LIMHI

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Lehtie PN 1. King of LEHI-NEPHI, son of NOAH, 4th c. BC (Mosiah 7:9, 14, 16, 17; 8:1, 3, 4; 19:16, 17 (x2), 26, 27, 28, 29; 20:6 (x2), 7, 8, 9, 11, 13, 14 (x2), 16, 23, 25, 26; 21:1, 3, 9, 11, 17, 18, 22, 25, 28, 32, 33, 36; 22:1, 2, 10 (x2), 11, 14, 15; 23:30; 25:16, 17; 28:11 (x2); Alma 1:8; Helaman 5:21; Ether 1:2; 15:33)

Etymology

The structure of LIMHI seems to follow the well-established pattern of LEHI, NEPHI, OMNI, and the biblical PN Zimri, etc. This would suggest an etymology based on a root *lmh, *lmḥ or *lmḫ. However, no such roots appear in HEBREW. Nevertheless, a gentilic from a root lmh has been suggested (JAT). Also, based on the pattern of Zimri, “my help/my strength," LIMHI might mean “my lmh.” The element lim could be related to several Semitic words. In Ugaritic lim is a cognate with HEBREW lĕʾom, and both mean “people/nation.” Together with the HEBREW word for “alive; live,” ḥay, LIMHI might be etymologized as “the people live,” that is, “the people are preserved alive.” (RFS)

The element lim also occurs in Amorite PNs of the Bronze Age, perhaps the most prominent being the king of Mari, Zimri-Lim. If, as the consensus affirms, lim is an Amorite theophoric element,[1] then perhaps by syncretism with HEBREW Yahweh, it could be used as such among the Lehites. Thus, when the theophoric element lim is combined with HEBREW ḥay, “live; life,” LIMHI could mean, “Lim makes life,” or perhaps, “Lim has preserved life.”

In Akkadian, lim/līmu means “1,000” (which may be related to HEBREW lĕʾom, “people"[2]) and is used as a shorted form of “thousand gods” that appear in Syro-Hittite treaties and Ugaritic texts.[3] But Akkadian līmu and its Ugaritic cognate lim do not seem to be helpful in explaining Lehite names (JH). An etymology based on lmk such as the biblical PN Lamech is unlikely. While it is true that under certain conditions, the Masoretic pronunciation of k is spirantized, thus allowing for a transcribed /h/, it would not be spirantized in LIMHI, even if the Lehites held to the much later Masoretic pronunciation conventions. Other etymologies might be sought in other North-west Semitic, East Semitic, and South Semitic languages, and possibly in EGYPTIAN. Cf. Book of Mormon LIMHER, LIMHAH, LIMNAH, and possibly LAMAH.[4]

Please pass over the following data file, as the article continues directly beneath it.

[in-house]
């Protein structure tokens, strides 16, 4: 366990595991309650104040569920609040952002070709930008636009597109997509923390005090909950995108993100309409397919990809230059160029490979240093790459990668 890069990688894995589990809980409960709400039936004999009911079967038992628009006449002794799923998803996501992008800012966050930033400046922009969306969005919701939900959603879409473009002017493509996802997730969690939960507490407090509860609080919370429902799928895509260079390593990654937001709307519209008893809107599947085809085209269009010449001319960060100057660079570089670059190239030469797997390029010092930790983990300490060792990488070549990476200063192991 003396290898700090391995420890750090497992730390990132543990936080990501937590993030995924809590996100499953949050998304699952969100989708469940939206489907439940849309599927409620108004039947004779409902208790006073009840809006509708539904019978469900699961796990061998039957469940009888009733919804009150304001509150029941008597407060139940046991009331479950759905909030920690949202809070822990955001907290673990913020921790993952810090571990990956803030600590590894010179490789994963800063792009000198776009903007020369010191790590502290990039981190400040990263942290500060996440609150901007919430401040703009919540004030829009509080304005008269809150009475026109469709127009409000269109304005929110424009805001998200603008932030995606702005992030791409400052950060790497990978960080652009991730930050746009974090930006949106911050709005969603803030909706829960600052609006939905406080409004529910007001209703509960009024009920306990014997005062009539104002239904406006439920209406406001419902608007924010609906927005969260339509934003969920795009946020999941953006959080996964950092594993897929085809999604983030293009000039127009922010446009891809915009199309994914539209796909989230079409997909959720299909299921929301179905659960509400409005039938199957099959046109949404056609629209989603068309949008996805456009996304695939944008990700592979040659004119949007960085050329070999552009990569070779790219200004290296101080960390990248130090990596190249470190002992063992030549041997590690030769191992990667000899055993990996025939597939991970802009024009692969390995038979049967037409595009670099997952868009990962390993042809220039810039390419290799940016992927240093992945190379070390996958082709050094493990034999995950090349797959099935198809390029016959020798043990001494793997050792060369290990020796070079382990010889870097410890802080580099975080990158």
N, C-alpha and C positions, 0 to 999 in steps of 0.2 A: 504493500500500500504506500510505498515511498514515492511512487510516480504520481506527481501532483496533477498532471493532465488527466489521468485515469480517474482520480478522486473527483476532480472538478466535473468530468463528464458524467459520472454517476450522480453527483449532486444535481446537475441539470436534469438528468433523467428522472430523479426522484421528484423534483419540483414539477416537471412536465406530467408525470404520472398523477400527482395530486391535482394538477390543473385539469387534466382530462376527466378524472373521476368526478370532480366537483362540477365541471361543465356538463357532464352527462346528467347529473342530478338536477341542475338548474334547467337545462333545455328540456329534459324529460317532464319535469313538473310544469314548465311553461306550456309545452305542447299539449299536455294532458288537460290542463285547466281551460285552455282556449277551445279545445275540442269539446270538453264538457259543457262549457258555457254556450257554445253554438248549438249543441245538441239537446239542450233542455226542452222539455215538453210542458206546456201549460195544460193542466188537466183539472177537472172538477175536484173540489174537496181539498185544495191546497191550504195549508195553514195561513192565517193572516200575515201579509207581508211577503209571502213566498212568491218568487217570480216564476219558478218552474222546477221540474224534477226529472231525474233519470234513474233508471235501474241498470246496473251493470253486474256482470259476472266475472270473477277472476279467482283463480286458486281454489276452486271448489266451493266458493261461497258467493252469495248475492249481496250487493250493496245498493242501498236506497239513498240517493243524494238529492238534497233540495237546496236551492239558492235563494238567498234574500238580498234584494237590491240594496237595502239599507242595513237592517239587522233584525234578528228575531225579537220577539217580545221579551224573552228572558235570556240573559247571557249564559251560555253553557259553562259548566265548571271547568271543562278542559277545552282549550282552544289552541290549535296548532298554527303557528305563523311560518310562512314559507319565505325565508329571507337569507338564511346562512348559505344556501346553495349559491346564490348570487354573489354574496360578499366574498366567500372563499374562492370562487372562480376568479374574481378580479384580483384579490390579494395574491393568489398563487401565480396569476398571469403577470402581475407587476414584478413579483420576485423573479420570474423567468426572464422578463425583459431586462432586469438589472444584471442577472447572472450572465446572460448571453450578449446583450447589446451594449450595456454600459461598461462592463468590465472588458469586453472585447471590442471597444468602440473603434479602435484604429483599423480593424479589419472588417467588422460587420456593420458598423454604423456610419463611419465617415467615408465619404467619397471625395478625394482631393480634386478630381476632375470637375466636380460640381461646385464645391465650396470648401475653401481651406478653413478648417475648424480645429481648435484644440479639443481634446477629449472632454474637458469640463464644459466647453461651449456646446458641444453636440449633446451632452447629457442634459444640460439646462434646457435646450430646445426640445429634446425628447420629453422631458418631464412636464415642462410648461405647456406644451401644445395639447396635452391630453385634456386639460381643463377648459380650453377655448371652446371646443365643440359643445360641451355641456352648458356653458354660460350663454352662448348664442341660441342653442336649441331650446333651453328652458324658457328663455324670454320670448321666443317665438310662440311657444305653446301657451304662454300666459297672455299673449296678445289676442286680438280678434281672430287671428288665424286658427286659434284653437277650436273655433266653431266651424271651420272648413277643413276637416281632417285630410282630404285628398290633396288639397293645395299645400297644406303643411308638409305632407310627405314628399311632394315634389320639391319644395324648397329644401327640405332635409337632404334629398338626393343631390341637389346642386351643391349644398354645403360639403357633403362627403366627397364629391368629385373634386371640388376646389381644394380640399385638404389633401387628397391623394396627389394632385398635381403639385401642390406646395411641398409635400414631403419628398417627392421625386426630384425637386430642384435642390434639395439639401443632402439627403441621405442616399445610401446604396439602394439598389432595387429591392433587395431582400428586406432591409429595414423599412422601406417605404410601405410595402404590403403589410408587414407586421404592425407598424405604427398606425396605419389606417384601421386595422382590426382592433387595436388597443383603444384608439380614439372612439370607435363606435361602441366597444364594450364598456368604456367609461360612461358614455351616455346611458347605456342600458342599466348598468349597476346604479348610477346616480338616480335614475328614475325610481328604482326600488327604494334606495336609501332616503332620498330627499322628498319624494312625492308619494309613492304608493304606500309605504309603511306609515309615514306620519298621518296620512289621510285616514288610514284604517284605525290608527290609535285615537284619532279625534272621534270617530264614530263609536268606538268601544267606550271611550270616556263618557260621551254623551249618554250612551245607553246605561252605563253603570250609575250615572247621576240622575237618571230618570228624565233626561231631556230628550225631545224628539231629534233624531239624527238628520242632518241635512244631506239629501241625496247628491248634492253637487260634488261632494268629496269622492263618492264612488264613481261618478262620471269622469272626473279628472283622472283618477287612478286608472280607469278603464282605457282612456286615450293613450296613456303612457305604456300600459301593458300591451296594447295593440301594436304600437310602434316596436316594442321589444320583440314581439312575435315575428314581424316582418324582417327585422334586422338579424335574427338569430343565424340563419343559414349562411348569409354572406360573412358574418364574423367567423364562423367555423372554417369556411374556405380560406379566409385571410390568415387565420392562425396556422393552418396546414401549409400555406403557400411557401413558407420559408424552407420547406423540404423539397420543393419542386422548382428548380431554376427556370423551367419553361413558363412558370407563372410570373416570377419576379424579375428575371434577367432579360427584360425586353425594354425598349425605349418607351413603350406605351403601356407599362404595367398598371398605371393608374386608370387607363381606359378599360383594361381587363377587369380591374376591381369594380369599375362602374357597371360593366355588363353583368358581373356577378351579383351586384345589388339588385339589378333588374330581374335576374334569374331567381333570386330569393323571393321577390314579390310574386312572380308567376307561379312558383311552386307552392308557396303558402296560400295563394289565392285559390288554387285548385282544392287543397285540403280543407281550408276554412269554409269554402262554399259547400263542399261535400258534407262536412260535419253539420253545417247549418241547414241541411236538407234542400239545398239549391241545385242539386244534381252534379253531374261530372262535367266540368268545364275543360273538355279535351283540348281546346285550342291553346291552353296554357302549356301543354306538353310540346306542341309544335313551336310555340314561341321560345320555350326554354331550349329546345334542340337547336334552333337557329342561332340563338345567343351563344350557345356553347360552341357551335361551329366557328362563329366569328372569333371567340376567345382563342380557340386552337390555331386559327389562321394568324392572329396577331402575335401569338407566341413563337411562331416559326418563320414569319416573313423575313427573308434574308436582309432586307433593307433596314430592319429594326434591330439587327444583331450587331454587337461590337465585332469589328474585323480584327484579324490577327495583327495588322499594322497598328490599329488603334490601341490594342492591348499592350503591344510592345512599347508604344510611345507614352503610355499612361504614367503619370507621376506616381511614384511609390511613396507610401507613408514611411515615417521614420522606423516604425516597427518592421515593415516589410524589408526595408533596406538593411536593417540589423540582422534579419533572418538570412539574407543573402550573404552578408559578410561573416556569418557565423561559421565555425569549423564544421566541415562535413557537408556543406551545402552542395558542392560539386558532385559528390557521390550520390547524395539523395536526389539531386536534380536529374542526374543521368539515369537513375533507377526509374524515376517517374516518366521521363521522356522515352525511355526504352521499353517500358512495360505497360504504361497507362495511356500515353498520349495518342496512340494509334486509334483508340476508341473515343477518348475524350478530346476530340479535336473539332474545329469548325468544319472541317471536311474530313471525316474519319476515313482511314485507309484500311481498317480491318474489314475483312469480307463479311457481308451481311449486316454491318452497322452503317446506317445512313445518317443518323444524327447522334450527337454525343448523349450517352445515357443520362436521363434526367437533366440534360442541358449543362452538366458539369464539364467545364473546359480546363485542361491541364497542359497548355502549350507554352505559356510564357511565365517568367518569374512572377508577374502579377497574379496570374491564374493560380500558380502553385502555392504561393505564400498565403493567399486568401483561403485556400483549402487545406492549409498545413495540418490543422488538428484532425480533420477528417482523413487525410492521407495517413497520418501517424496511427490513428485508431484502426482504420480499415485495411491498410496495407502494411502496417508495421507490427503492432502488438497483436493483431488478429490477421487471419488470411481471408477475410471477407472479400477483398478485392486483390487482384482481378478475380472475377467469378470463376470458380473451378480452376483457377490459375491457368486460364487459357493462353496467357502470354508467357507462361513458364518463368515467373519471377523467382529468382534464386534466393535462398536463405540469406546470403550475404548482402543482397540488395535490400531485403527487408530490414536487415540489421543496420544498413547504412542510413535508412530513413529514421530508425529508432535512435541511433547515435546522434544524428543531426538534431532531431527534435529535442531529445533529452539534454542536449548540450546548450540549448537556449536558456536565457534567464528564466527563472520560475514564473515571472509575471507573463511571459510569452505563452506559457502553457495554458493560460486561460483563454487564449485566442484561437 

Variants

Deseret Alphabet: 𐐢𐐆𐐣𐐐𐐌 (lɪmhaɪ)

Notes


  1. Herbert B. Huffmon, Amorite Names in the Mari Texts (Baltimore: The Johns Hopkins Press, 1965), 226.
  2. Akkadisches Handwörterbuch 1:553b.
  3. Huffmon, 226.
  4. The brother names MAHAH and ORIHAH are not included in this list because they are exclusively JAREDITE names attested only in Ether 6:14, while all the names above are attested exclusively in NEPHITE/Mulekite contexts. On the other hand, all the NEPHITE names ending in -hah only appear in the NEPHITE record after the NEPHITES could have theoretically come in contact with JAREDITE names.
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